Volunteers make Nevada Day a success
By Ruby McFarland
There we were, down to the wire on the day of the Nevada Day parade. Sarah Fleming, member of our Dayton Community Float committee in charge of finding children to ride on the float, heard bad news. At the last minute, the kids’ parents called and said they couldn’t make it. Not to be daunted with the small stuff, Sarah set out to solve the problem.
A handsome scarecrow was sitting on the porch of a neighbor down the street. In her mind, Sarah reasoned that it would be just as good as any kid on the block. So she knocked on the door but didn’t get an answer. No time to spare, she left a note and ran off with the scarecrow. We tied him to the bench on the float, and off we went.
Going down the parade’s main street, we were certain the scarecrow was as good a child as a real one. It just so happened, we passed a spot on the parade route where the occupants of the house from where Sarah stole the stuffed substitute were watching the parade. The little boy said: “Mommy, that looks just like our scarecrow.”
When the parade ended, Sarah took the kidnapped charge back to its rightful home. The kids were happy to have their friendly scarecrow back, and Sarah was forgiven.
Now, the rest of the story: We won third place overall in the historic category. The first-place prize was awarded to the train from the Railroad Museum and the second place to the Civil War re-enactment group.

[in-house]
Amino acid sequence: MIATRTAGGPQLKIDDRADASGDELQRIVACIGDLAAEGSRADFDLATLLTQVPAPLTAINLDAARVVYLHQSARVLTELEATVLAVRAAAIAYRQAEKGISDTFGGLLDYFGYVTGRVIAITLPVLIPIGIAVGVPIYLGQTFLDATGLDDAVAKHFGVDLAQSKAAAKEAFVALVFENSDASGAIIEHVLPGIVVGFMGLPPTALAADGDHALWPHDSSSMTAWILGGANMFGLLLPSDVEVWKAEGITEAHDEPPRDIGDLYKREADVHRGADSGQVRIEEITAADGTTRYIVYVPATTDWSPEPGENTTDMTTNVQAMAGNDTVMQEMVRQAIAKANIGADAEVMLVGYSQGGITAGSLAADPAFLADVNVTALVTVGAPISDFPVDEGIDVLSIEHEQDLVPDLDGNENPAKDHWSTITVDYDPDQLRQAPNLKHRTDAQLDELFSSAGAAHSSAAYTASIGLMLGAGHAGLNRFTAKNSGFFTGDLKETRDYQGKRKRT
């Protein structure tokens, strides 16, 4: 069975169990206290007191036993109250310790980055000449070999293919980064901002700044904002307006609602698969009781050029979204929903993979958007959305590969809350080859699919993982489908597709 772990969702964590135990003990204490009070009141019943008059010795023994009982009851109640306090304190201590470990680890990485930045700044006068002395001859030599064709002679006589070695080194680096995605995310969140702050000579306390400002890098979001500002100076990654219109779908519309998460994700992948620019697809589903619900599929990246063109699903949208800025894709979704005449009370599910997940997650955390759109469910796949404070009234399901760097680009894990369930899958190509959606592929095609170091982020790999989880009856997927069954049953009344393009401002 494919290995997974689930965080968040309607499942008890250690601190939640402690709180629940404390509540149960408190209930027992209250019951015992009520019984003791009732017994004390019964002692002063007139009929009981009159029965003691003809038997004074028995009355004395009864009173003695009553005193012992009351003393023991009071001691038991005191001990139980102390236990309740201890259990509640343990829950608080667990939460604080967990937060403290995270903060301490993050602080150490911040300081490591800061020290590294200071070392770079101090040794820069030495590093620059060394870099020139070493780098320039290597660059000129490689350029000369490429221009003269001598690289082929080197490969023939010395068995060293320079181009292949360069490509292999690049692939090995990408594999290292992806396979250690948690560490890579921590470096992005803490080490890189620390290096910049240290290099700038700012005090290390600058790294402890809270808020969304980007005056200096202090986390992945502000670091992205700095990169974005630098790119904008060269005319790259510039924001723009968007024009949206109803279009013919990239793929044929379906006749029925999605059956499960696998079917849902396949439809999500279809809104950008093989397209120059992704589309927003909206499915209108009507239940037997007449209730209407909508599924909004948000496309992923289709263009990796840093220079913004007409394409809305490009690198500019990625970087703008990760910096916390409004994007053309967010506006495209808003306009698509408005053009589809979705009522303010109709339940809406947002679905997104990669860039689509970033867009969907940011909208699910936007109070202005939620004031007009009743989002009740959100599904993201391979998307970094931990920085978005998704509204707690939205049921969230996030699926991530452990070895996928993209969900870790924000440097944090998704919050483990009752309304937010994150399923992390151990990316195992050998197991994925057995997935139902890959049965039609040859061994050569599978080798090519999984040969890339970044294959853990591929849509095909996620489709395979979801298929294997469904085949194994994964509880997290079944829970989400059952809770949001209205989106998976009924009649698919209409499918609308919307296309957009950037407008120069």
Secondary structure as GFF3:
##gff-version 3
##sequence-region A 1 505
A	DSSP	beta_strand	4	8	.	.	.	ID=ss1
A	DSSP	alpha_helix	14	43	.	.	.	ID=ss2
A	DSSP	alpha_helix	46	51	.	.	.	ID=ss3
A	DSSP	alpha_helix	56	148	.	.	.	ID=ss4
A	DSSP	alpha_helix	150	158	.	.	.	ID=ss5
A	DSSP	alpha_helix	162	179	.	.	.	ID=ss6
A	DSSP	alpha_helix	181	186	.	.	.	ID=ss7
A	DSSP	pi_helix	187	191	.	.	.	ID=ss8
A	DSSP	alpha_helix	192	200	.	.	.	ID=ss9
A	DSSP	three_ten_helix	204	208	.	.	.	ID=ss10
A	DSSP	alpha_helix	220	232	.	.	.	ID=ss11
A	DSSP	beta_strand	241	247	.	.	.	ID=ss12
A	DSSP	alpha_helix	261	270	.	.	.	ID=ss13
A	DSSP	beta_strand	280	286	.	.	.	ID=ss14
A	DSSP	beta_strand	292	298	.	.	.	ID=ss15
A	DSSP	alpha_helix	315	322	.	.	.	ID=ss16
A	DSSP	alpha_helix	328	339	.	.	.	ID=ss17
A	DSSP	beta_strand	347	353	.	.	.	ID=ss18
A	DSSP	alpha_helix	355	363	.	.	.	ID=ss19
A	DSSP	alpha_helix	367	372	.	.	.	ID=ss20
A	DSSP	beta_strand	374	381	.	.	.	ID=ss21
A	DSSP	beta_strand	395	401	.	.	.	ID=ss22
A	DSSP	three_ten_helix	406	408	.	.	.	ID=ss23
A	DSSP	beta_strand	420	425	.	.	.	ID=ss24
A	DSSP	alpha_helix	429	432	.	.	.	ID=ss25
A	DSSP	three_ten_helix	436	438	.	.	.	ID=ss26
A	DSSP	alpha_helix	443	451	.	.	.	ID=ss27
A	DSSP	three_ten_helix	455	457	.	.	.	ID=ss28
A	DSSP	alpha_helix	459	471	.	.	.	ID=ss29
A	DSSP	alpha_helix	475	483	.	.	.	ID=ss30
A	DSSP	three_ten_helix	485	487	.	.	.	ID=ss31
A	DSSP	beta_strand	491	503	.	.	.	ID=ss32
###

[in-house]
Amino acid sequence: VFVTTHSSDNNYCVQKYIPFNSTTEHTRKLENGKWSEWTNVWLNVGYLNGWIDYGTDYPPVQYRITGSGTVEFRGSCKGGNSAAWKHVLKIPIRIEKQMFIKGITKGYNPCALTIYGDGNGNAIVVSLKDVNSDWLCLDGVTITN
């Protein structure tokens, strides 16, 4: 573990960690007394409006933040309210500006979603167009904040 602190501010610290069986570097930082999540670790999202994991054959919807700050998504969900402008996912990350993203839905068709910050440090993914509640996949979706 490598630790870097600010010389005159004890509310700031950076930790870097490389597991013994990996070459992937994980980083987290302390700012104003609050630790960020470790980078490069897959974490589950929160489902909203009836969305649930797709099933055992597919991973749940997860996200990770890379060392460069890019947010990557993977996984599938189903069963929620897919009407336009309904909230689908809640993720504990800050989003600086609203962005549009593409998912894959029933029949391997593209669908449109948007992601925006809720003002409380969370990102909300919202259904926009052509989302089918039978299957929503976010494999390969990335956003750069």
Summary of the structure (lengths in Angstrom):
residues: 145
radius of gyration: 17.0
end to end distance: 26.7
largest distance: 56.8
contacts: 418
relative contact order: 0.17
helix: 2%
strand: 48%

There are many people to thank for their time and effort regarding the float’s construction. Of course, there’s my first lieutenant who was by my side through it all, Patrick Neylan. He never faltered, and I couldn’t have done it without him. Rick helped as much as possible. New faces were Vicki Kinney, Byron Waite, Sharon Stride and Kristy Murkovich, who portrayed the teacher on the float that replicated the 1865 Dayton Schoolhouse, which is now the Dayton Museum.
Vicki came a couple of mornings to help with skirting. She also took time to play Fanny Hazlett at the Halloween haunted hayride and cemetery tour that began at the Dayton Museum on Oct. 27. (It was an overwhelming success).
Byron volunteered his beautiful vehicle to pull the float to Carson City and through the parade. His office staffer, Sharon, helped him get the float ready to go down the street.
And lastly, the wonderful portrayal of the schoolmarm by Kristy Murkovich, made the day. She was a very believable teacher.
Thanks to all who assisted. We would never have been able to do it without you.
The Dayton Museum is located on Shady Lane and Logan in Old Town Dayton. It’s also the location of the Dayton Chamber office. It is open during the week upon request and 10 a.m.-4 p.m. Saturdays and 1-4 p.m. Sundays. Check out the Web site: daytonnvhistory.org. Group tours are available. Call 246-5543, 246-0462 or 246-0441.
The Historical Society of Dayton Valley meets at noon on the third Wednesday of the month at the Dayton Valley Community Center. Visitors welcome.
• Ruby McFarland is a 17-year resident of Dayton, a board member of the Dayton Historical Society and a docent at the museum.